Hi Kim, it was Elder Christofferson who said it numerous times to numerous people but in a private setting. He even used the scriptures to support this principle, citing when Nephi received personal revelation to break the 6th commandment and kill Laban in 1 Nephi 4.
But herein lies the problem. When doctrine is taught one way in private but the opposite is said in public, it makes it difficult to understand exactly what the doctrine is according to God.
This essay is emphasizing the importance of clarity on such truth claims.
I should note that Elder Christifferson may not have used these exact words with the other people that day.
Though it was something similar. Some have chimed in on a few Facebook threads to give their version.
Why don't you give it a try anyway. Make sure to say the direct quotes were" taken out of context:"
They were not taken out of context. Not at all. The context given in this article are 100% accurate from my own personal experience. I just can’t say he used these particular words with the “others” because I was not in their room with them.
Though this was an exact quote in my room and the context was real.
Great read 🙂 I really appreciate the discussion you are having here and am so grateful that you are willing to think about and ask questions. I agree that there is so much more to be revealed and I can only imagine the quandary that LGBT people must be in when trying to apply current doctrine to their lives. I hope they can find peace in their personal relationship with God.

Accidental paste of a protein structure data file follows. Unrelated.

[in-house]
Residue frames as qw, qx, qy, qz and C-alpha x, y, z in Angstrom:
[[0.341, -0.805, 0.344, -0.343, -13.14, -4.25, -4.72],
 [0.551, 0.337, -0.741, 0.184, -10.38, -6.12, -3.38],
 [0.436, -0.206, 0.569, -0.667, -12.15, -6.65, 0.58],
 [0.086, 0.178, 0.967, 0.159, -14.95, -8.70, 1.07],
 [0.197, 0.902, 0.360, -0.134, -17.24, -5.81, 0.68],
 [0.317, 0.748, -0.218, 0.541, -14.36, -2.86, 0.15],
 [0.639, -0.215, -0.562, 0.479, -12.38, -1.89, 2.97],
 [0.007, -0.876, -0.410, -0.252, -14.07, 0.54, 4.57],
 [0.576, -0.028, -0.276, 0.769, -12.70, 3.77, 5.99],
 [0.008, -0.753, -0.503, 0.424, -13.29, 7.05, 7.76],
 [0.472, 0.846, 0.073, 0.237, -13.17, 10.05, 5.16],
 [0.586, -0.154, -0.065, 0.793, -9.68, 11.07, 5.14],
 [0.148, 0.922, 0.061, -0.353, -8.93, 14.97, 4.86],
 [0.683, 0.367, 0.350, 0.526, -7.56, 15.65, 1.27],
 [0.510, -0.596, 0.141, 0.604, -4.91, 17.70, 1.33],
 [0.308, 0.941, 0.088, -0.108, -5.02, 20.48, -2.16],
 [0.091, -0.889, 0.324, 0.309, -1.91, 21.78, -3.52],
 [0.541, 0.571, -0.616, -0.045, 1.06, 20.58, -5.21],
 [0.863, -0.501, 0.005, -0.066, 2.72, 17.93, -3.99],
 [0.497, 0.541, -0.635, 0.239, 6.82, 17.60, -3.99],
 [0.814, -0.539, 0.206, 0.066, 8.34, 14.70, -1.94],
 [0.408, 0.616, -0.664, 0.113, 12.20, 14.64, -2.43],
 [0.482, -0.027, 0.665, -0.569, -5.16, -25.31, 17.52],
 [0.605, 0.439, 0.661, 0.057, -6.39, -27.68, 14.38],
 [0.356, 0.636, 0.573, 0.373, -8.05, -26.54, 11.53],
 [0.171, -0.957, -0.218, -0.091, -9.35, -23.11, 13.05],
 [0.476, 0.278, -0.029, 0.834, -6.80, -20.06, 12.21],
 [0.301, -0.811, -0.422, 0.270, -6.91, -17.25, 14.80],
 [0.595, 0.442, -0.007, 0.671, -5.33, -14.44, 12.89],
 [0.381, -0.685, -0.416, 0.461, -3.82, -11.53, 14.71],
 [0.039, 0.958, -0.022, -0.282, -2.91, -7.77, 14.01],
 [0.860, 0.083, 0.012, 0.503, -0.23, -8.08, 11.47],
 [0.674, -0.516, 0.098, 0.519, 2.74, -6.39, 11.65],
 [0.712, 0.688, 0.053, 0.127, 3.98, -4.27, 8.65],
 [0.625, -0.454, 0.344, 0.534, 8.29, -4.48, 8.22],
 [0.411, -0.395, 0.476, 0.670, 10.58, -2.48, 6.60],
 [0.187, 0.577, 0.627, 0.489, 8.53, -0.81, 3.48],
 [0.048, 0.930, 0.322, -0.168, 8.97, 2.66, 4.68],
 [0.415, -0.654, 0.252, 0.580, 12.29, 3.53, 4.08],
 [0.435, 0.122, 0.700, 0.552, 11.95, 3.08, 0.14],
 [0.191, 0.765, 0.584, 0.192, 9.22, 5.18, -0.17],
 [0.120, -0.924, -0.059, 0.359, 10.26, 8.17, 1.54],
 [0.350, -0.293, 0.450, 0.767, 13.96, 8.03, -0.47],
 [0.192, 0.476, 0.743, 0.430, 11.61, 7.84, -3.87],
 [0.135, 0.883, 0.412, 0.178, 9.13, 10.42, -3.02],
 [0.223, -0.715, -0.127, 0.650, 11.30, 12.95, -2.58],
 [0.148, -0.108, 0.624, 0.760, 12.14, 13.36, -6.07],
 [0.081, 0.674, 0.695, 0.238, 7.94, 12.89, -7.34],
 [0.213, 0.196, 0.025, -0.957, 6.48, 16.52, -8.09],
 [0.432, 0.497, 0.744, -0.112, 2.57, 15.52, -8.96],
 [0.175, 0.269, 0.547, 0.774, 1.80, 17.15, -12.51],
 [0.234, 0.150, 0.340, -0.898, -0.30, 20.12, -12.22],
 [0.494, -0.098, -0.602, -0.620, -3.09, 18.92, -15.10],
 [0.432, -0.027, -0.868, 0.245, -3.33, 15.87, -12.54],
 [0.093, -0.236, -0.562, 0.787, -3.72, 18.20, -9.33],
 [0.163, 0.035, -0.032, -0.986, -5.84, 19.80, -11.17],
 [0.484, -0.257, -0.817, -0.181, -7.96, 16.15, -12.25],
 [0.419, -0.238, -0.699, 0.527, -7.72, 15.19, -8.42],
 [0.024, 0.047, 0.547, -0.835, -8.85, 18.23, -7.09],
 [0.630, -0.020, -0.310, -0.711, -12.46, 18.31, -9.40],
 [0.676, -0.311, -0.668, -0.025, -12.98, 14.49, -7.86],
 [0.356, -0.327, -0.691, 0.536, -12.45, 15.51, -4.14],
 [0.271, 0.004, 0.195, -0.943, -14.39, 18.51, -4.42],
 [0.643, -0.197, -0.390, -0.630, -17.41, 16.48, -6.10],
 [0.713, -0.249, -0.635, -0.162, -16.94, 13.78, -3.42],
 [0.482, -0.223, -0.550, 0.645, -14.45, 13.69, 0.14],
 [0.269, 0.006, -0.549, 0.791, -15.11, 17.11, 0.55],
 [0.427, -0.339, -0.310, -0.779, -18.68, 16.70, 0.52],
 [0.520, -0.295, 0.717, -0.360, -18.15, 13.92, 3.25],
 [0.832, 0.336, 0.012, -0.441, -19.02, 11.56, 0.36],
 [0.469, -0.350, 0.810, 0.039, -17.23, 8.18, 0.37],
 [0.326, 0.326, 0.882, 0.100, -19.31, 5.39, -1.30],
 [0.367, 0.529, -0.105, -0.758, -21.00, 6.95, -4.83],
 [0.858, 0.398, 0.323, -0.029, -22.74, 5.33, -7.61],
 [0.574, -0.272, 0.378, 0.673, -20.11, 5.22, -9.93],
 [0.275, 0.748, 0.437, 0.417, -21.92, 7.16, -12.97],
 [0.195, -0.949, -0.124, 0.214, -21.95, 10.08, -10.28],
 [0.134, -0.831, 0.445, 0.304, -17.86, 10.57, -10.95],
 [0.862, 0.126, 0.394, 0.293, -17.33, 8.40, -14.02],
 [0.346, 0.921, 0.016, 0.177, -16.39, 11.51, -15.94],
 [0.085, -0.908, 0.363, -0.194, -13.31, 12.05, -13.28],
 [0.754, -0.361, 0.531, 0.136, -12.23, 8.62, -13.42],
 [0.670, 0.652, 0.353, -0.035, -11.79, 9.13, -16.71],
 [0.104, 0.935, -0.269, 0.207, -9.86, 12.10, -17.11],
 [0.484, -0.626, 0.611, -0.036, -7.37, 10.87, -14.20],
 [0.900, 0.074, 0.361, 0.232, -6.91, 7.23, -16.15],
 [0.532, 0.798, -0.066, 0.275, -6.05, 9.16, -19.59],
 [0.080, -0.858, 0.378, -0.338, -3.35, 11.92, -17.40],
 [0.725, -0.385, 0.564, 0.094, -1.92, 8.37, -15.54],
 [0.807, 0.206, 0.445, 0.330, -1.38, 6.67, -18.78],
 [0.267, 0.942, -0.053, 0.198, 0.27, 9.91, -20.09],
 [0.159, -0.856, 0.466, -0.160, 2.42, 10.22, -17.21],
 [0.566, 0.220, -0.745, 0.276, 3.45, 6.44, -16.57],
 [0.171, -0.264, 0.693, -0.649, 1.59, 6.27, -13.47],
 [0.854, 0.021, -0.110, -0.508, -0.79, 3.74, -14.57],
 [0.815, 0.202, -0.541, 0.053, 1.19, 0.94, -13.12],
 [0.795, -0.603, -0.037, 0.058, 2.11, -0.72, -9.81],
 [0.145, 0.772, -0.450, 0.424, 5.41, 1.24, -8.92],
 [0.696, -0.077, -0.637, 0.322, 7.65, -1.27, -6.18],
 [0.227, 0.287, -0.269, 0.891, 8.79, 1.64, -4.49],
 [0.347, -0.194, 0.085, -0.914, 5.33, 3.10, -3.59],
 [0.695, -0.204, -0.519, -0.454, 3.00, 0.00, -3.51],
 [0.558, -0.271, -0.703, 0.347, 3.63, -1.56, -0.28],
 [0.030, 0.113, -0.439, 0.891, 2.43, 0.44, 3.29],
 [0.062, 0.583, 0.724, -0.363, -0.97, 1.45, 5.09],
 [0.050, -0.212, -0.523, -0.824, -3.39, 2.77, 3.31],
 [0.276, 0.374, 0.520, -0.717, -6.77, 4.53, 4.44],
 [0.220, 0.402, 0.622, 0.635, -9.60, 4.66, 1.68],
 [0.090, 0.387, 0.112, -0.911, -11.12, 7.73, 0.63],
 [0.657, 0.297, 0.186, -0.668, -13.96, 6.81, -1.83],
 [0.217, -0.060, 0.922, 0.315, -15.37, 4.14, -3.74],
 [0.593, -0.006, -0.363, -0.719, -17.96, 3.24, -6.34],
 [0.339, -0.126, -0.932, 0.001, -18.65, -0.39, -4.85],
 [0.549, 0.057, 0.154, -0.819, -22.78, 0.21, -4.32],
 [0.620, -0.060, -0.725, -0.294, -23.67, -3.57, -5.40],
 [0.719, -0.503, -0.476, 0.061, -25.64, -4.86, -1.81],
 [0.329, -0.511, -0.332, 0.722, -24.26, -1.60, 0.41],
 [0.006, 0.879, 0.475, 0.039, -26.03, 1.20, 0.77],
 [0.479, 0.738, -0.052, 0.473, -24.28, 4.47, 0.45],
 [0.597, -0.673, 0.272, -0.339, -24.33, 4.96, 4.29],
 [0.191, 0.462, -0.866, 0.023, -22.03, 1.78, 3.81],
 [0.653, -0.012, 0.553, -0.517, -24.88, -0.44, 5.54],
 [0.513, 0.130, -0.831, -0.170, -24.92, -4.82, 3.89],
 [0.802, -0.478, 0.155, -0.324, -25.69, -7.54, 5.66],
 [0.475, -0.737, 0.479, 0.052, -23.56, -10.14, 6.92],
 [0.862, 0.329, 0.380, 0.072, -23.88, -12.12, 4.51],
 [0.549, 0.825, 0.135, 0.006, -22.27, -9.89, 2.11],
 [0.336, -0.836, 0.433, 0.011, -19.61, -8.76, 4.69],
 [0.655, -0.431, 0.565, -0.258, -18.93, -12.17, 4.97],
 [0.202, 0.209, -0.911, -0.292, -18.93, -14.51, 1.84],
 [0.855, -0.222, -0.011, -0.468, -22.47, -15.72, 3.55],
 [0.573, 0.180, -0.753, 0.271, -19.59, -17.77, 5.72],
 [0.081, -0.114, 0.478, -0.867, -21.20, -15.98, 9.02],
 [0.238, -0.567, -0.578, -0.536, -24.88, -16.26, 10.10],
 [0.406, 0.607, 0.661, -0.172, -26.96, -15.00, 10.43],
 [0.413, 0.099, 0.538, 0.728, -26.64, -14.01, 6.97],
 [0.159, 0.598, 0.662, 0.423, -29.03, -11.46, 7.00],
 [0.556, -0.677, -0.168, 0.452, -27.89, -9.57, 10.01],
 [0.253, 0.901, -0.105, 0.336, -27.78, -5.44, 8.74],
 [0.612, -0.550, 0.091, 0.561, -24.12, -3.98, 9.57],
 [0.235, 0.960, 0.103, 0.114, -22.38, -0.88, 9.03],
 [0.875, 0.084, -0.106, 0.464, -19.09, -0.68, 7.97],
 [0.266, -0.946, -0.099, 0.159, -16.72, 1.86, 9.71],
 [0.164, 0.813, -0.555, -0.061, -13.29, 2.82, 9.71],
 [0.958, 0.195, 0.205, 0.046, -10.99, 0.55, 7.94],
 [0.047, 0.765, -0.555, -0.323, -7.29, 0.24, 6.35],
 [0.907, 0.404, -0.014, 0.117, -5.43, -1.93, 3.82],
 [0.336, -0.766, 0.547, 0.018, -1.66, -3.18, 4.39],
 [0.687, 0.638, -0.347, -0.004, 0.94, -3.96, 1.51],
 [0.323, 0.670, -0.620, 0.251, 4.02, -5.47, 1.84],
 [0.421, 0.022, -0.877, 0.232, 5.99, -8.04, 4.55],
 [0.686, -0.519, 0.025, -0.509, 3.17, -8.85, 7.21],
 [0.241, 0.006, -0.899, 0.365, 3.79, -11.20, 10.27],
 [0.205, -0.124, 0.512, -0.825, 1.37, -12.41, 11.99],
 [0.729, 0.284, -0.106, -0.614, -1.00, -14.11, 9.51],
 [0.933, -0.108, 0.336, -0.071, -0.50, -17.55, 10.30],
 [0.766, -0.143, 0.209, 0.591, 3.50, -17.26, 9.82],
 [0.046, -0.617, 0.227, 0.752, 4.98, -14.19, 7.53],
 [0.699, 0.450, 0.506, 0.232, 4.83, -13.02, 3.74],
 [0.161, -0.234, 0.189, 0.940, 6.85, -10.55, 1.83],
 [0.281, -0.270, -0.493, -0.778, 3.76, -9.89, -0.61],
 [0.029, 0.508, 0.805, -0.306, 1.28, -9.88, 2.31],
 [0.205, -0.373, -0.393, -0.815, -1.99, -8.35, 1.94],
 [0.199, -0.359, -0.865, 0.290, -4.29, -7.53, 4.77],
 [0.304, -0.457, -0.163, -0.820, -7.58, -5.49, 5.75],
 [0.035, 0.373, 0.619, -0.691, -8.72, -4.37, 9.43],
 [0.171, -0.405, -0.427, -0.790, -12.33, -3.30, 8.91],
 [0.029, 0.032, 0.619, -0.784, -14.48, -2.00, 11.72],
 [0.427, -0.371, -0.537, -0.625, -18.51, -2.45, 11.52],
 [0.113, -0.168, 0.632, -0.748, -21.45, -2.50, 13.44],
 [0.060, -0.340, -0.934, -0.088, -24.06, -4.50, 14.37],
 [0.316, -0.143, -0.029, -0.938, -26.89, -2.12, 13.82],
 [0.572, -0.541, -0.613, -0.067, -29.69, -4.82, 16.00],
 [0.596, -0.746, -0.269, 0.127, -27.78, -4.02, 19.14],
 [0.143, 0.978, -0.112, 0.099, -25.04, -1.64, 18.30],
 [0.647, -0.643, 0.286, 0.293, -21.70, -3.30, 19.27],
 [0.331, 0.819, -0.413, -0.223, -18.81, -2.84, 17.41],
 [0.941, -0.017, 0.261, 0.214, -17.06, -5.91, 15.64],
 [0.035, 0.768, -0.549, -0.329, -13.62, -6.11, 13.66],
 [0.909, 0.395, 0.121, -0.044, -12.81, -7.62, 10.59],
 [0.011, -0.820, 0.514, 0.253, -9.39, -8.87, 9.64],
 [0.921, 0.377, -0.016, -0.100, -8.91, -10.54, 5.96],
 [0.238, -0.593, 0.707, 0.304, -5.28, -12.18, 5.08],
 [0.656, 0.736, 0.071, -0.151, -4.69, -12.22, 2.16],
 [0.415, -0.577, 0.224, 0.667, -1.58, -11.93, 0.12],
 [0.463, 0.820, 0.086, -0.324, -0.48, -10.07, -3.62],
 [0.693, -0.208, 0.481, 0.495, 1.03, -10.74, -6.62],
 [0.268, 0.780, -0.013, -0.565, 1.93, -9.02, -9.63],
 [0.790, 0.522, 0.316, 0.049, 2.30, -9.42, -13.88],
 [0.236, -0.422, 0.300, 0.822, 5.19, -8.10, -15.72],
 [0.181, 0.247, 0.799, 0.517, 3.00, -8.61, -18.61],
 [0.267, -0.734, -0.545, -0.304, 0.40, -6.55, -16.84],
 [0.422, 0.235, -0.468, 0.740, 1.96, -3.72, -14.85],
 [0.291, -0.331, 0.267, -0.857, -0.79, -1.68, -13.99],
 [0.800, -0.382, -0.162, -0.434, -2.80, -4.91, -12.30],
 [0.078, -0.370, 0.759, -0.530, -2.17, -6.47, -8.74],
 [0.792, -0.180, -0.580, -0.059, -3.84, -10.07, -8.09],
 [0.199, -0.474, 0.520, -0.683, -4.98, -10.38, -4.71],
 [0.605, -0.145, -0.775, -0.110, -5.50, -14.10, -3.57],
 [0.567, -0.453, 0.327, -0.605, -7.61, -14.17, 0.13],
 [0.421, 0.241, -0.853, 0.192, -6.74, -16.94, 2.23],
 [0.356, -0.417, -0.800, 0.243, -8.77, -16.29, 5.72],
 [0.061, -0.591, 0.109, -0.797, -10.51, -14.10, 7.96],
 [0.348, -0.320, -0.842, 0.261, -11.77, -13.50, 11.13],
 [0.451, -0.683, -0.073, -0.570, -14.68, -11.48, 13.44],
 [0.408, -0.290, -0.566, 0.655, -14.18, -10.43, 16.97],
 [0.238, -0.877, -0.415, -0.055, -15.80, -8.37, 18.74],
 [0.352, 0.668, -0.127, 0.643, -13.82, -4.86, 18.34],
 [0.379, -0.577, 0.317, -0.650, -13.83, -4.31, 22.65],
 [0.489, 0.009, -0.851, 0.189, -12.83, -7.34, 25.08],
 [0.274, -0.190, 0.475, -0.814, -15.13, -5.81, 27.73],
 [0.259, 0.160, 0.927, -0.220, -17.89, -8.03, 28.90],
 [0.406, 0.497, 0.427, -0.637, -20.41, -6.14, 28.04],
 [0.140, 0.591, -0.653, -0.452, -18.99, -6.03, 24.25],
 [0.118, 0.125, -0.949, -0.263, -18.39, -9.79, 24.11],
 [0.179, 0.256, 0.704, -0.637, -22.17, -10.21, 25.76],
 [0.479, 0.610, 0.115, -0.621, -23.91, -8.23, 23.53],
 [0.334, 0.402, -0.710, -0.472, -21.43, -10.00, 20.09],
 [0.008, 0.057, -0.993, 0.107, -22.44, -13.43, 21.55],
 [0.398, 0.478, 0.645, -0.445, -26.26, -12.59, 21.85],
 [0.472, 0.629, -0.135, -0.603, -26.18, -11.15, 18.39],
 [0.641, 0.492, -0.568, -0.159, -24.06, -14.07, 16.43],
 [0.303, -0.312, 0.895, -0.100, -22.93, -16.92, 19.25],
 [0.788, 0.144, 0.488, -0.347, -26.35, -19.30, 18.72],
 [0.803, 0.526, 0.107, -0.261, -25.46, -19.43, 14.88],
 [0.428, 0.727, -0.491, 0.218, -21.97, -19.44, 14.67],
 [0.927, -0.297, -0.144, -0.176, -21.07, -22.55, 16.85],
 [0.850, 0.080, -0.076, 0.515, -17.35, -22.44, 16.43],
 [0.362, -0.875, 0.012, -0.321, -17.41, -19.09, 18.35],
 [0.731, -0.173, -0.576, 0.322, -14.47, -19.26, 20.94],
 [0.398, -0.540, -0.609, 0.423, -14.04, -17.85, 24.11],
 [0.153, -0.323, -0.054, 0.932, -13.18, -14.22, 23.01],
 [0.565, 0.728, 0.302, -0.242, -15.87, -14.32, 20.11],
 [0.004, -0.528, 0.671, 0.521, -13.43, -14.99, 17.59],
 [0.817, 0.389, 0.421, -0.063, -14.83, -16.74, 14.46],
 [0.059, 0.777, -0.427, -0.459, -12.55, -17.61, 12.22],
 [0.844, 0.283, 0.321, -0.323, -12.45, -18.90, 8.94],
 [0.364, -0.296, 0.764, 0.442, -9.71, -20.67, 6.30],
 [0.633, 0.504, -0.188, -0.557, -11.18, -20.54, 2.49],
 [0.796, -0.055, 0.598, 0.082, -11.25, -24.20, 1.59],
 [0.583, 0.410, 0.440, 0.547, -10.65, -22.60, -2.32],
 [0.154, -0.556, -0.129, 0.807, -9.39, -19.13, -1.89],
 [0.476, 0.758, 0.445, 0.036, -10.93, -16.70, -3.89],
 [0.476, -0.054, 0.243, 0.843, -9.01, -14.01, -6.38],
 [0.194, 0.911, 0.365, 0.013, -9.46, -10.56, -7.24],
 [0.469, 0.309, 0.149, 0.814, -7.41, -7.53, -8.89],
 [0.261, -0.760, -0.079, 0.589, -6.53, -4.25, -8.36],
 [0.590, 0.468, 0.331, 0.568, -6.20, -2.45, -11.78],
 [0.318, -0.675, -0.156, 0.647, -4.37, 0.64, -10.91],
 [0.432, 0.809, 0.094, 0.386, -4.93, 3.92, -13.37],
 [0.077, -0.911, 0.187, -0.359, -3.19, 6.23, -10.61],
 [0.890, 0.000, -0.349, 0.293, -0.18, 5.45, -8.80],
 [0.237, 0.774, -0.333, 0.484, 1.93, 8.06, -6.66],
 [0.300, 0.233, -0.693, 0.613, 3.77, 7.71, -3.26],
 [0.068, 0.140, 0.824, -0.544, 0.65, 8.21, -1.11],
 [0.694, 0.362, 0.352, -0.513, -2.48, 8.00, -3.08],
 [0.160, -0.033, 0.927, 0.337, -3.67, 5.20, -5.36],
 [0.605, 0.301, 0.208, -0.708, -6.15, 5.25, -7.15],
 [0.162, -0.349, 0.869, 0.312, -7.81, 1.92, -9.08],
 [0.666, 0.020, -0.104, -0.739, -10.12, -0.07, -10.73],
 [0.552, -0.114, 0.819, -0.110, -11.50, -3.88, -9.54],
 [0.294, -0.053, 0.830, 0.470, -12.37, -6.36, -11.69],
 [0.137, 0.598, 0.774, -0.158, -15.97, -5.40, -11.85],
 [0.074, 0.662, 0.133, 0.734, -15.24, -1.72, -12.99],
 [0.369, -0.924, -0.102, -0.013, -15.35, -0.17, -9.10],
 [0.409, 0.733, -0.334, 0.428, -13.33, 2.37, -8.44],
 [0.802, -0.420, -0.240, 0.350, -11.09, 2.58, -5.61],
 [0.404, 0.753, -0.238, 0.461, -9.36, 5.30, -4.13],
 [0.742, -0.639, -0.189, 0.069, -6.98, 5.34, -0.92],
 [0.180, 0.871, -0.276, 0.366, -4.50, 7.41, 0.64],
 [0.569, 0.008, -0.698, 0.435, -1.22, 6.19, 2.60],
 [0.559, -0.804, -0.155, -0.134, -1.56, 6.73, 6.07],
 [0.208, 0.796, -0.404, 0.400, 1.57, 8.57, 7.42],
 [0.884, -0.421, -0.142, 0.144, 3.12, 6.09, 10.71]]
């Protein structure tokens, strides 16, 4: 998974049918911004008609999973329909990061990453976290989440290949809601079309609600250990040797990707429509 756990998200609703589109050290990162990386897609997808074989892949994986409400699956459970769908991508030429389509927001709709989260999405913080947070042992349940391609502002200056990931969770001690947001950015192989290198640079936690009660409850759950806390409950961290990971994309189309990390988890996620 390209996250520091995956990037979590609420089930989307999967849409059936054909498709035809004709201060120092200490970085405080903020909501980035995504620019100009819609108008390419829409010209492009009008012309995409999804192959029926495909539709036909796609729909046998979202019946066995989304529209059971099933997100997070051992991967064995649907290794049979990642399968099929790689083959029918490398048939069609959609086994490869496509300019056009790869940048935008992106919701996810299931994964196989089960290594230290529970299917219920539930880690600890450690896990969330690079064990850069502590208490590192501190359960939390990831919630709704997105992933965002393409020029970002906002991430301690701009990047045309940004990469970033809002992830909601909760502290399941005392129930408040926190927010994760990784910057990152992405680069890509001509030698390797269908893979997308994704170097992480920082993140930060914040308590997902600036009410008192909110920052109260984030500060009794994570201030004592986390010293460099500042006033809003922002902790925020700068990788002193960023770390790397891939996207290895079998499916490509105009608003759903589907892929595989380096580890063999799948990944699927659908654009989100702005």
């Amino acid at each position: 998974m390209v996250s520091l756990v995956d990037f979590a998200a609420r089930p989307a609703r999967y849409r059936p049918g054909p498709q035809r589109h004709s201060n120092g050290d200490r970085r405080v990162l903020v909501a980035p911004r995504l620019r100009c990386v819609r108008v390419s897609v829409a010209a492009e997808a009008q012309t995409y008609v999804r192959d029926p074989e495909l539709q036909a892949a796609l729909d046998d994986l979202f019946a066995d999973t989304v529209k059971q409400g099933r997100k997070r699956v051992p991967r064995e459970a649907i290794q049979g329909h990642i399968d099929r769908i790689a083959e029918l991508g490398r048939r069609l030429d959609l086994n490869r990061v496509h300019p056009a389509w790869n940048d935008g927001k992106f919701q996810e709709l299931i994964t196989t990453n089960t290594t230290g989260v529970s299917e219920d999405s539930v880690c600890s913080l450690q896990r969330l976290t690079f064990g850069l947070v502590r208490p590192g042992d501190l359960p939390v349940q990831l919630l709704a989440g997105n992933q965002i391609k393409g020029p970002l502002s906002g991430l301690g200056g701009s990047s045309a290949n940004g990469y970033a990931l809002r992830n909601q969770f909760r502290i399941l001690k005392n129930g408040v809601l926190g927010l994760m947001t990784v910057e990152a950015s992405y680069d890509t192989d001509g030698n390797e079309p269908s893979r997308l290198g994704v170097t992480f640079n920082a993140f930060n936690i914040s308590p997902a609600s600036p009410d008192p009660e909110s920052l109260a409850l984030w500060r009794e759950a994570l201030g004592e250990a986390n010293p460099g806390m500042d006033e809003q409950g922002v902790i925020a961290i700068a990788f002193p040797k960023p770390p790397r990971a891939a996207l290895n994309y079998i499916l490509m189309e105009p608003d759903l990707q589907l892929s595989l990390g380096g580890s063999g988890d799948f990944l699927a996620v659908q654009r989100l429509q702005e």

What she has written is for the purpose of discussion, helping us to understand the POV of someone else and increase our knowledge about an important issue….please try to contribute to greater understanding and not be bent on tearing it down.
Powerful words: “There is no plan of happiness, no authentic life, no real defined purpose to this mortal realm if you are forced to deny who you are in hopes that after you die, you will get to be someone else. Someone that fits the prescribed mold.”